Saturday, June 12, 2010

Adventuring through the Muskokas

An iconic group, friends by chance in the early 1900s, eventually these men became a historical artistic focus for having created some of the best Canadian geographically inspired and well known impressionistic paintings.

Flashing names; some think the "Group of Seven" included "Tom Thomson", and some even also include "Emily Carr" into the numbered bunch.

The latter two were not part of that formally named group;
Tom Thomson was closely associated, and Emily Carr, was merely influenced by the his style of painting, a small tidbit of historical trivia to be sure.

Last weekend our family enjoyed a "family day" where the focal point of was a road trip to the Muskokas.

Cell phones were turned off, watches tossed aside, we were on "our time" and no one else's.
We told our children;
"We'll eat when we are hungry, and go home when we are all done, that is - when we feel like actually going home".
There was going to be absolutely no hurry to our day, all were in dire need of distraction for our upcoming week's serious issues ahead.

With only one stop along the way for a pit stop and coffee stock-up, the day began to get more glorious as time ticked by.

Sunshine blared through threatening clouds, and rain became a distant concern.

Beautiful for adventuring, it turned out to be the perfect day, for whatever it would hold for us by its clearly unknown end.

Clearly freedom reigned without time borders, as we plummeted in search of yet - another geographical adventure.

Three towns to explore along our way were;

Gravenhurst, Bracebridge and Huntsville.
Of interest was following possible footsteps of artists Tom Thomson and The Group of Seven, those who were inspired to use their artistic talents to paint these wilderness areas of Canada.

A self taught man, Tom Thomson was actually a graphic designer before he became inspired to become a guide in the Algonquin Mountains, and become one of the most famous Canadian painters of all time for his rendition of "impressionism".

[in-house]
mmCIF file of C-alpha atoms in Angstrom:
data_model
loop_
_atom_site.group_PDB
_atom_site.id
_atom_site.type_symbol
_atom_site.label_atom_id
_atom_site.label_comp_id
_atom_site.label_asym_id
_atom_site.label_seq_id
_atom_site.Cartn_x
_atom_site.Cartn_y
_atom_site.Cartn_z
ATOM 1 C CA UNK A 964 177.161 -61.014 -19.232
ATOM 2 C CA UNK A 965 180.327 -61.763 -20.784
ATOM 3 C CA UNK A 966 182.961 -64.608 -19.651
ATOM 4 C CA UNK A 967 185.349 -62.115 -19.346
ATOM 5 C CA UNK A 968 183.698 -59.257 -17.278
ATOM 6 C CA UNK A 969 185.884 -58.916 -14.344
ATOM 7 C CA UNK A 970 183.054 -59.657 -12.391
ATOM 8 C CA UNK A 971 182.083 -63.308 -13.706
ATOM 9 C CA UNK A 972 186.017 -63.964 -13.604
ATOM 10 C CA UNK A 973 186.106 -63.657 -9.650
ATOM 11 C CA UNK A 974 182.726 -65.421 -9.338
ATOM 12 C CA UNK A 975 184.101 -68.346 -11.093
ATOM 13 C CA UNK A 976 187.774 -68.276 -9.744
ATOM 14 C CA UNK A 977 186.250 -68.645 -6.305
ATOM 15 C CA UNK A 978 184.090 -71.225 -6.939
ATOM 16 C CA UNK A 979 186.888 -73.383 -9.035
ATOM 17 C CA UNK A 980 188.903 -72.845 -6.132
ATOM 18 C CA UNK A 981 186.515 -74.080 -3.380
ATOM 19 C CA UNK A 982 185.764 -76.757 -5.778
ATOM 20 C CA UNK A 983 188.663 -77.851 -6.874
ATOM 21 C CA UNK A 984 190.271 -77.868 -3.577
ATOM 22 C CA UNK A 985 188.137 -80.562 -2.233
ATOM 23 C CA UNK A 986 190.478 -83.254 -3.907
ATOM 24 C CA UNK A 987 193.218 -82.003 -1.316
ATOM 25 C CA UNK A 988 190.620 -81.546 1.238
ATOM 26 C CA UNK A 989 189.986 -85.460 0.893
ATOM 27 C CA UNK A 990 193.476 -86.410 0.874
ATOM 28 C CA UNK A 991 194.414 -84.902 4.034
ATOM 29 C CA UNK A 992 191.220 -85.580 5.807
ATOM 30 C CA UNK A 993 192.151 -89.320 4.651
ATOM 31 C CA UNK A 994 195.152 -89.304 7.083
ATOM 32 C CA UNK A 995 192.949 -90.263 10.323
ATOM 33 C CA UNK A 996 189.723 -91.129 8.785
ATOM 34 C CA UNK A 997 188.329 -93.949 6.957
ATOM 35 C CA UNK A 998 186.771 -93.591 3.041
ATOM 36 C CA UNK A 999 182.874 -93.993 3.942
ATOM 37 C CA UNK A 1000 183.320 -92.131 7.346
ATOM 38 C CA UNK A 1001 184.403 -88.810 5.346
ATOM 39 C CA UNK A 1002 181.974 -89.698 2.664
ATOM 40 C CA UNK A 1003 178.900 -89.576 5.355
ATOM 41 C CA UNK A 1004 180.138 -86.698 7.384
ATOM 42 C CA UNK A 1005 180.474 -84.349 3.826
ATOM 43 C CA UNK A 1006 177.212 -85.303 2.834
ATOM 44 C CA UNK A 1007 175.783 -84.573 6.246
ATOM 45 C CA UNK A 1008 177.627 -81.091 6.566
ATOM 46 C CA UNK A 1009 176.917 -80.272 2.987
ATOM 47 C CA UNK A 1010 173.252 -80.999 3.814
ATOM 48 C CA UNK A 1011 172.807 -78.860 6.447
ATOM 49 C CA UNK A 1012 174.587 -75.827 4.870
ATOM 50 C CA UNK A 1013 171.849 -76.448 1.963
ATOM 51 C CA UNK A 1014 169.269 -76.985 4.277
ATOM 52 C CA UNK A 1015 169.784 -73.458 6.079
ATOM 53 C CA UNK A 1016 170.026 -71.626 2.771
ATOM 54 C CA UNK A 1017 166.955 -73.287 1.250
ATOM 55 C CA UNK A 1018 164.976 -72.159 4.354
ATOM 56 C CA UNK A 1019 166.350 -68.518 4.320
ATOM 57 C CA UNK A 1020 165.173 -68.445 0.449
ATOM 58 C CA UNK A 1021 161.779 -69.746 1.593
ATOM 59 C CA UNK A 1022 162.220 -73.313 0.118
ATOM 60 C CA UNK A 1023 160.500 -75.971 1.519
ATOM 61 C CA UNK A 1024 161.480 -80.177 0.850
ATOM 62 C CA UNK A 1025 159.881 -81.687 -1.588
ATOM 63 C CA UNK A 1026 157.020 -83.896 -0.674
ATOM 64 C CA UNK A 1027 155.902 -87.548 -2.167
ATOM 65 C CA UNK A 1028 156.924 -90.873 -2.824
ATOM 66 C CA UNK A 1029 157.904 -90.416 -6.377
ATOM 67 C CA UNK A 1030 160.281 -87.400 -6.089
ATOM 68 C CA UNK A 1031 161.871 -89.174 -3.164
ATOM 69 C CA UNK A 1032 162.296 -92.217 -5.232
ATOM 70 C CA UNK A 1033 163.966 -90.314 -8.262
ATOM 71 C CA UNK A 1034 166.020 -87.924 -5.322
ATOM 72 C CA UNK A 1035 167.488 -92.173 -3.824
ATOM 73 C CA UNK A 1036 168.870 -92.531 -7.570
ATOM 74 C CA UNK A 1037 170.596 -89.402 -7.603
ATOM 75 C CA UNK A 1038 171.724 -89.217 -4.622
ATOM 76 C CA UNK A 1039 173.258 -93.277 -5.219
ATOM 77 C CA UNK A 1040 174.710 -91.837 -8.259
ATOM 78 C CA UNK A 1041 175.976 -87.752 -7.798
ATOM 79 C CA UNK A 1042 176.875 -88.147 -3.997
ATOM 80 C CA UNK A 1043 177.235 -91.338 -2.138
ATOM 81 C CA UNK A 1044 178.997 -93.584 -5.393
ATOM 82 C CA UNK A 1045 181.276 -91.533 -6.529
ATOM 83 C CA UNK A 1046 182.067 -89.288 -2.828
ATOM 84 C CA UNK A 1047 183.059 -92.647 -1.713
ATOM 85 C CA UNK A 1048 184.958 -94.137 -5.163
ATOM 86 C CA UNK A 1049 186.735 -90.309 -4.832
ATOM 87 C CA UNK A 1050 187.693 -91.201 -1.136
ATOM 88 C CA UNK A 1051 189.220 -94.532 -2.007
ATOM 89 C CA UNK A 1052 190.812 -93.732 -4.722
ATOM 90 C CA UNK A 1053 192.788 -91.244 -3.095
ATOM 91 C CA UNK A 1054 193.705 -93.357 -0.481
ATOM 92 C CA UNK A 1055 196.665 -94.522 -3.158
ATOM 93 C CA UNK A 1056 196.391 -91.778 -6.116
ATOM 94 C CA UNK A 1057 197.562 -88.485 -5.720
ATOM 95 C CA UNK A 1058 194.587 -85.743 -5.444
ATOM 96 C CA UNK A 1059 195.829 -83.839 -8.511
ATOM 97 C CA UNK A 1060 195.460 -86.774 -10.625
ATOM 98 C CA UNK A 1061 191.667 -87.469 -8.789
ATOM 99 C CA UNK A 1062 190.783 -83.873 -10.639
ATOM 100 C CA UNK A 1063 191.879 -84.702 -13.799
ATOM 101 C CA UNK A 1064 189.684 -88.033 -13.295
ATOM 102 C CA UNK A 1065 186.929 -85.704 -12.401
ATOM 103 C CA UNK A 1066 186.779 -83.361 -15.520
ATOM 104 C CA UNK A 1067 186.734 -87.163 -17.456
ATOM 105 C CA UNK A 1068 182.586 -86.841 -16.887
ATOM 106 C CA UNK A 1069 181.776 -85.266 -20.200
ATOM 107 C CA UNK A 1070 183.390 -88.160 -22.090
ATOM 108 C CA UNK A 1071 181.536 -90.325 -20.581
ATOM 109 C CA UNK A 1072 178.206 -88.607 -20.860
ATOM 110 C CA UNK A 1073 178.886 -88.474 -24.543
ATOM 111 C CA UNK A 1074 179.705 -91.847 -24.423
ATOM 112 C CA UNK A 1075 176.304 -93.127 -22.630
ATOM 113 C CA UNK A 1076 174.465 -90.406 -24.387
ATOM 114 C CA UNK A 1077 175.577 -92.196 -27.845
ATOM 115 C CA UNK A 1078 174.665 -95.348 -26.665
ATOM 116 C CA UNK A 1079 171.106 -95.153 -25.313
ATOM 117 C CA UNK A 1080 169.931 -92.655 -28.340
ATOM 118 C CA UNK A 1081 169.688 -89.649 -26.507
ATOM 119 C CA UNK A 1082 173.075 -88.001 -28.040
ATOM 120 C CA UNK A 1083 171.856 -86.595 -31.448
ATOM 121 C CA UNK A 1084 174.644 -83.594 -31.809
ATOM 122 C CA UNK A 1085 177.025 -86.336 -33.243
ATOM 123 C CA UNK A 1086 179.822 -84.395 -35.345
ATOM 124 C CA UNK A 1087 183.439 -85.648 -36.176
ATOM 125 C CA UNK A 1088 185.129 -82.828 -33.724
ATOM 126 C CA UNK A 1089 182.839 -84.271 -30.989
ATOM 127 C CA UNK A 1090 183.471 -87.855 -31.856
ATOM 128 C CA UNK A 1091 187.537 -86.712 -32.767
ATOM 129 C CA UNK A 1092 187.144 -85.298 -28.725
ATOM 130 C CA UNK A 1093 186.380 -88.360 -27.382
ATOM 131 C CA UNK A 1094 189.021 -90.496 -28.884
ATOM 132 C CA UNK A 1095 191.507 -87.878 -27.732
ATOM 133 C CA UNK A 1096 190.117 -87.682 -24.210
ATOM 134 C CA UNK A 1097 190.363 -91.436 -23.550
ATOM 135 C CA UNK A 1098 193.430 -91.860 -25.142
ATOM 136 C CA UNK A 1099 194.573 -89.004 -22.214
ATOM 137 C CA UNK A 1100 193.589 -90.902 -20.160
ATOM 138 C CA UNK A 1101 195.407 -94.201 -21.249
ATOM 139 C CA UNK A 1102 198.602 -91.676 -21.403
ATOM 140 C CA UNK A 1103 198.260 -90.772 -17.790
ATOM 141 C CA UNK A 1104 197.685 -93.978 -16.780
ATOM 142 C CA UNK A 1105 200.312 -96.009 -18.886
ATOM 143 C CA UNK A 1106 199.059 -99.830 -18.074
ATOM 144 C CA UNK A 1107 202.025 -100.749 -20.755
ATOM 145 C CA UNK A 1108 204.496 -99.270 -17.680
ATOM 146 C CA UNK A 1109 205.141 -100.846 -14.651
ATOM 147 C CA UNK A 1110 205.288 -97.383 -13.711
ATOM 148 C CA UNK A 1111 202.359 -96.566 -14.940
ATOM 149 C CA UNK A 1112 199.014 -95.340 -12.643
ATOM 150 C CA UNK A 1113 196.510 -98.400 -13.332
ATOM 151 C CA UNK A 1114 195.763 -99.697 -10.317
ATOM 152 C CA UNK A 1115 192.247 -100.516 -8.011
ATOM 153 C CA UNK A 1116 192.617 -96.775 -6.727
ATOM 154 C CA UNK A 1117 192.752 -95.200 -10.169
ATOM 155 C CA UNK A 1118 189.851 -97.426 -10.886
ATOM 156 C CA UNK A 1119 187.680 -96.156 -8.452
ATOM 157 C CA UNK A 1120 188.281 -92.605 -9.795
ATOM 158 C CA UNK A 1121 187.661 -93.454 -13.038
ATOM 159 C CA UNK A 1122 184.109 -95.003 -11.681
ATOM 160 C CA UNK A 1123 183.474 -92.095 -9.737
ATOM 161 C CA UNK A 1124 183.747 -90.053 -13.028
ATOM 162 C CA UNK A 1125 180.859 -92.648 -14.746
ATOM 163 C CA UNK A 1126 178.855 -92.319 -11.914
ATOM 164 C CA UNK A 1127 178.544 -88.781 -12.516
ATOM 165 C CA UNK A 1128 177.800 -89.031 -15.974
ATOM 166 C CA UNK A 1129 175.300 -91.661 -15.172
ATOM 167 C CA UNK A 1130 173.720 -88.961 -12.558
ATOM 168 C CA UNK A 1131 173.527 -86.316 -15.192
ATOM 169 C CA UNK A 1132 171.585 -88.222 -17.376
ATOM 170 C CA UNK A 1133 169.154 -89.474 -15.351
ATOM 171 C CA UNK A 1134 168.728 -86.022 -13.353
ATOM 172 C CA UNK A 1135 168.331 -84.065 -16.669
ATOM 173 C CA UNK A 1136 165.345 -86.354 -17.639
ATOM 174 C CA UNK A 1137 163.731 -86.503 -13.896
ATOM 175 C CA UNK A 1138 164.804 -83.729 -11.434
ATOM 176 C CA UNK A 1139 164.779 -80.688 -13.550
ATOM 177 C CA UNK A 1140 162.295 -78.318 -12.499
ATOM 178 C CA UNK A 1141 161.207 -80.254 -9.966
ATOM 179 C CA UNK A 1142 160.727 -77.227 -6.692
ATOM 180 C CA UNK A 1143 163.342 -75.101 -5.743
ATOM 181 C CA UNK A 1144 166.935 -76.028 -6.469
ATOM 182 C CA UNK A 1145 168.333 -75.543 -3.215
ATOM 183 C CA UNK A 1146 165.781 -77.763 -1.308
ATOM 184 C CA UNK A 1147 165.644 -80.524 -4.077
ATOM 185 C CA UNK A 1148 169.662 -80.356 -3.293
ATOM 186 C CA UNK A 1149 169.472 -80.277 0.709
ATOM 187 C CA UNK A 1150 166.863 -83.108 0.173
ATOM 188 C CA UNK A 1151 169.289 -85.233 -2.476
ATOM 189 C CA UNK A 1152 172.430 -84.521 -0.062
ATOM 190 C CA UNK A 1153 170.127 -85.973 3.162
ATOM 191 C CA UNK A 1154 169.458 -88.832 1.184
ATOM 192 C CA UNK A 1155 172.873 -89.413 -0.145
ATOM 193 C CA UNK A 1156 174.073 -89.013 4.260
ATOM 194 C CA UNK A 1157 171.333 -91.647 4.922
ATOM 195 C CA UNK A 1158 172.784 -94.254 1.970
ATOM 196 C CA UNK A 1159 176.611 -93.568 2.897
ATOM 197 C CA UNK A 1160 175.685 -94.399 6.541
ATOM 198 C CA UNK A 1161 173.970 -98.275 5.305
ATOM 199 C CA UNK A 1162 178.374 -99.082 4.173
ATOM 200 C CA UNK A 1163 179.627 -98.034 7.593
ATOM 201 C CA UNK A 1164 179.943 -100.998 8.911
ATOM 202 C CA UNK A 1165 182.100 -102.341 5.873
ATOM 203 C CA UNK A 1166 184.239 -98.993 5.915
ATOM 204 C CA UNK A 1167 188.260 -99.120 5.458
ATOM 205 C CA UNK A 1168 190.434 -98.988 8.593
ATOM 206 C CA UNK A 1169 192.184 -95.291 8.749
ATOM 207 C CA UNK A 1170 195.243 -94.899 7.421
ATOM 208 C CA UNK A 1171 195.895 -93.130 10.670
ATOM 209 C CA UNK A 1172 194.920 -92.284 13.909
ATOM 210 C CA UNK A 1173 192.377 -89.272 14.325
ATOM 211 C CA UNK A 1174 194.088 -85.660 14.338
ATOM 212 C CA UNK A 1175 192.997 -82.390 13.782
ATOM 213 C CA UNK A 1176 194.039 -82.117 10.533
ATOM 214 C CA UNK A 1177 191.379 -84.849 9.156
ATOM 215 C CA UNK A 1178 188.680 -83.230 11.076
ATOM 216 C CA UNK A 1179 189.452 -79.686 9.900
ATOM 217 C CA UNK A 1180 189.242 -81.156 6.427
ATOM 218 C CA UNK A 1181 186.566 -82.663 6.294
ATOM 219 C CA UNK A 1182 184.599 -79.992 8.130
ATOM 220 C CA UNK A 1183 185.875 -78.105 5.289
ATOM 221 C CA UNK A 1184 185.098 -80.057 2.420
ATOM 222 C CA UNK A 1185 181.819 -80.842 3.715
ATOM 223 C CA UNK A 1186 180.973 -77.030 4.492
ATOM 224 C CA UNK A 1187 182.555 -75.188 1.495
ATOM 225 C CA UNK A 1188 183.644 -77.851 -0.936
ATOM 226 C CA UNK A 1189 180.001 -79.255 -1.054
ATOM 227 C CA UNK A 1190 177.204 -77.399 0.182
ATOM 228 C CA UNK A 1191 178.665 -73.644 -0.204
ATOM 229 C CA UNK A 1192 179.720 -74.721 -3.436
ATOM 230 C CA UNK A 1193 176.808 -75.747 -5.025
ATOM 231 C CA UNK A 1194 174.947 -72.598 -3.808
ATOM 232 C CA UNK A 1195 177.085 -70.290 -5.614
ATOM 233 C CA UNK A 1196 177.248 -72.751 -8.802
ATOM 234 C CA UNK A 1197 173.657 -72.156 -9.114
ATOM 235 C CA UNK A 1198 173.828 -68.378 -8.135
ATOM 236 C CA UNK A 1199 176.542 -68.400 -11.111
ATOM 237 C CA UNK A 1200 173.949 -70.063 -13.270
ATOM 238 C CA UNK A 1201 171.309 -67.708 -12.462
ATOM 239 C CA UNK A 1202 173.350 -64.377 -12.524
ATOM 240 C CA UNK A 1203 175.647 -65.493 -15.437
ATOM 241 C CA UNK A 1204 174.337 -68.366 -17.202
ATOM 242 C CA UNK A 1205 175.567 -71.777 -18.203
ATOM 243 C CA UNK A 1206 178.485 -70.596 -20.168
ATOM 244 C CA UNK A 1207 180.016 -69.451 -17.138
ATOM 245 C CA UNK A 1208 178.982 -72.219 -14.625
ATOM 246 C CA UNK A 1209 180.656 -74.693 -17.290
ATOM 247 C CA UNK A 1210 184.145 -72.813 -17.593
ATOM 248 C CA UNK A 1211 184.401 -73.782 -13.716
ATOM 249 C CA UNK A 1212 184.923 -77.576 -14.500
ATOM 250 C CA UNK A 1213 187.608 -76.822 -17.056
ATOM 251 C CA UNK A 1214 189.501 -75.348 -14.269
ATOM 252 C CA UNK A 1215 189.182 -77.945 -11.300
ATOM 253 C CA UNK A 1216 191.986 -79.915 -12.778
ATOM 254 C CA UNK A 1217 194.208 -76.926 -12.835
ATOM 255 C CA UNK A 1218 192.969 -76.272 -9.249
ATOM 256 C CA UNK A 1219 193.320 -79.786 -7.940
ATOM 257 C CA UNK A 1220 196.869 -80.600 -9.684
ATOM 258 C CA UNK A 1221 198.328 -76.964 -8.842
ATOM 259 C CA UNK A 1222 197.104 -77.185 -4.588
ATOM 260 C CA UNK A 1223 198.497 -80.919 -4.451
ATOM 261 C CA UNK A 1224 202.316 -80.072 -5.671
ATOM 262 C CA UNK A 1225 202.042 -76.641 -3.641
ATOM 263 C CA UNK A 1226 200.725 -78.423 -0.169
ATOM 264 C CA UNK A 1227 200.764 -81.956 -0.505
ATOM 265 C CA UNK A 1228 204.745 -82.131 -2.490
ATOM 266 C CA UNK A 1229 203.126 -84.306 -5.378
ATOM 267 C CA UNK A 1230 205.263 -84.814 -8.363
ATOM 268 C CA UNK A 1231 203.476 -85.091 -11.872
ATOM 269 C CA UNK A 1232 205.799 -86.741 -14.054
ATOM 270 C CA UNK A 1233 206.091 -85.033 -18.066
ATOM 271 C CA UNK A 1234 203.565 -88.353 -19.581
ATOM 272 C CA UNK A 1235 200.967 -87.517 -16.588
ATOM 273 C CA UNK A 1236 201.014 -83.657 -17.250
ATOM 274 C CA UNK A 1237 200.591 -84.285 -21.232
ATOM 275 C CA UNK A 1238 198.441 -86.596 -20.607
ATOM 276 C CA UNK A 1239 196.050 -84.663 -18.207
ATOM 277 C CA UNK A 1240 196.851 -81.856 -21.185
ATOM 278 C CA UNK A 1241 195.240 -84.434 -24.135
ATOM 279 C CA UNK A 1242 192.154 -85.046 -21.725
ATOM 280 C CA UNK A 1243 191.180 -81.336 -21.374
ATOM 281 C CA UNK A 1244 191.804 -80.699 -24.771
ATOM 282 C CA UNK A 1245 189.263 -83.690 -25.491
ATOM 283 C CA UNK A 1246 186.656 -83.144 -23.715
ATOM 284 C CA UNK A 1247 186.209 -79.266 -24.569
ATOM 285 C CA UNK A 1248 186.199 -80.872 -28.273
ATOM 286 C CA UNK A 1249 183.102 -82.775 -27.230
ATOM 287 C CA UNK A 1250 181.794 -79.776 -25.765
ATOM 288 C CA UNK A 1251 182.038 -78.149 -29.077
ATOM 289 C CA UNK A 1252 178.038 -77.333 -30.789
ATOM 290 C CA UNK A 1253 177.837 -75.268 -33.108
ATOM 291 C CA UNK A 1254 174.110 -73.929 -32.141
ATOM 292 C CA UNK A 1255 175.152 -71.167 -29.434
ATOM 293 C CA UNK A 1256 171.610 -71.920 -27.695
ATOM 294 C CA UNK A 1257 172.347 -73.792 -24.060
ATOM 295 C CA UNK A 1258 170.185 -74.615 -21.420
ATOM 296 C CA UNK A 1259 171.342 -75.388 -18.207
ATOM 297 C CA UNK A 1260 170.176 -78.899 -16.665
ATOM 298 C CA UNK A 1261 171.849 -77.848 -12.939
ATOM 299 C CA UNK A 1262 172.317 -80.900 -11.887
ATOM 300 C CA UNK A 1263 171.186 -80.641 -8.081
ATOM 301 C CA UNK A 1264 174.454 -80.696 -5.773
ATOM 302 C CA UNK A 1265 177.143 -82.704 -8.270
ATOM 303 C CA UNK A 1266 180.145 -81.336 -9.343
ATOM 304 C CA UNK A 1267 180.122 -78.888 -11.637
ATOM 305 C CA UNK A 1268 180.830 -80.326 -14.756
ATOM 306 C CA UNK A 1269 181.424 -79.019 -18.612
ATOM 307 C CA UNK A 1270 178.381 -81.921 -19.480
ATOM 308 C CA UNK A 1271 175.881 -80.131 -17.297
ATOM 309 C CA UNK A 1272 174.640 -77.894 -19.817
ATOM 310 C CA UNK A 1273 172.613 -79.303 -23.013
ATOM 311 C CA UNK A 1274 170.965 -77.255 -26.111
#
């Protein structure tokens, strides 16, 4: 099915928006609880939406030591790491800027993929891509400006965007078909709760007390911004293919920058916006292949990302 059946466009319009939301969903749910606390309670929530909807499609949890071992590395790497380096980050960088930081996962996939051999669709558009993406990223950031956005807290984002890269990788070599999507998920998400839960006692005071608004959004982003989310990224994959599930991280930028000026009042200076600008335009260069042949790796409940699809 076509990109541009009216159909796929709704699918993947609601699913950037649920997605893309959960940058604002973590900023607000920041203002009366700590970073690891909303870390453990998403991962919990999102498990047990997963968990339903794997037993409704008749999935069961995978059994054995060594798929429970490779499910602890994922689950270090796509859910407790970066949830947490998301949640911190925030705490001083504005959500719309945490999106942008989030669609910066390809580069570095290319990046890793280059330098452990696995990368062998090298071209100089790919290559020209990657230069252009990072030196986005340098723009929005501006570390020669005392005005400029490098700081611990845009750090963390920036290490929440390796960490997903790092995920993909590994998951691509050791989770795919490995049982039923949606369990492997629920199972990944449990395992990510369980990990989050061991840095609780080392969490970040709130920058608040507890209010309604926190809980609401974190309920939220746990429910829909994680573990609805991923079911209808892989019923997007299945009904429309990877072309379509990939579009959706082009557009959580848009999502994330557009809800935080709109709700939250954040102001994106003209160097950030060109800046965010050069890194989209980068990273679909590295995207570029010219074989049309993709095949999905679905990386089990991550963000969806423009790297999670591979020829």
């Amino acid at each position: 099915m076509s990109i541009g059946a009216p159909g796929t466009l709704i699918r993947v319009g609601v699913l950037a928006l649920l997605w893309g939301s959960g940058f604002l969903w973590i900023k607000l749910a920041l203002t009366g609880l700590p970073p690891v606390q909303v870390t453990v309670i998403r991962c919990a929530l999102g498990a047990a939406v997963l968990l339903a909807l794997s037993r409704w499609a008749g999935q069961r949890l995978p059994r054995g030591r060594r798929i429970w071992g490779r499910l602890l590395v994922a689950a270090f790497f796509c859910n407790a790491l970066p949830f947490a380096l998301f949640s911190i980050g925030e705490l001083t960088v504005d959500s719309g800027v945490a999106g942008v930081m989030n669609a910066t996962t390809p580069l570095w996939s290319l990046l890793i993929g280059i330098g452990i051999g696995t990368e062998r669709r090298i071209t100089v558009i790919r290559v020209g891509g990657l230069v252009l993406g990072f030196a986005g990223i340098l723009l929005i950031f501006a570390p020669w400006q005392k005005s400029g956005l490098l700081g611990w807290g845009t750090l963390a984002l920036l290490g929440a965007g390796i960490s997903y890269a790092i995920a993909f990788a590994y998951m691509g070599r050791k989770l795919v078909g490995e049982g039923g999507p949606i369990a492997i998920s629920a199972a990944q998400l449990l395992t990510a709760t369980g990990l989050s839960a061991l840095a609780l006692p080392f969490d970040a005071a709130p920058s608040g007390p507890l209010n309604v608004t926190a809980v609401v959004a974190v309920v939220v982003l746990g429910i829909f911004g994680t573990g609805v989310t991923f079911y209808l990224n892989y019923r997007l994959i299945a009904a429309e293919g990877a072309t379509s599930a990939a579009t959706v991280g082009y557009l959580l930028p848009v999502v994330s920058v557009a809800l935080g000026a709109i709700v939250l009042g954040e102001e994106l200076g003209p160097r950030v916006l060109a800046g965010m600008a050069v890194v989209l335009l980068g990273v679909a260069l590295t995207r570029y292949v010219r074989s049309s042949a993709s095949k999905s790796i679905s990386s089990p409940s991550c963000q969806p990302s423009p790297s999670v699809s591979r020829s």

The Group of Seven were formed later after Thomson's mysterious death when he didn't return from a canoe trip. A blow to the head was found to be the cause of his death, perhaps an accident or not?

The mystery of it all still reigns in the particular areas where he is well known, in painter's circles and in history books.

Speculations abound for how he died, body was retrieved and a post mortem carried out. Still though, there is much unresolved to this day.

The town of Huntsville
is just over two hours north of Toronto.

Known as
"cottage country", anchored on the rugged Canadian Shield and a major gateway into the world renowned Algonquin Park.

Huntsville will also be home to the
2010 G 8 Summit of world leaders. We thought we'd visit before we weren't able, with security growing tighter by the week as the countdown to this size-able event continues.

The first thing we noticed when in the central downtown area of Huntsville was the statue dedicated in honor of Tom Thomson, a figure sitting and observing visual distances before him, an overturned canoe nearby, and painting in progress.


One can't possibly view this scene and not ponder more about his life.

Reminders of the Muskokas are visible everywhere, small towns in the mountainous regions known to have many resorts and cottages in full swing in summer, Adirondack chairs visible everywhere in town, and around the many lakes comprising the areas waterways for outdoor adventures still partaken in today.

The roads north to the areas of choice this day all seemed to remind us of B.C. in many ways, our former home; trees of fir, cedar and pine lined the roads, rocky geographic landscape formations flickered by us in our peripherals as we continued to climb upward.

It felt a long way from civilization along those highways, and chances for wildlife sightings were hopeful, though none were seen.

Once we arrived in Huntsville, my husband and son quickly recalled the three ice hockey games played here last year, right after we moved to our new home, and they had no clue how to get here.

It was winter, the roads slick with ice and landscape offering only white mounds of fresh snow.

Little was visible at times during two of those trips due to sudden snow squalls whipping up, and dropped messages from our GPS's computer womanly voice that kept announcing;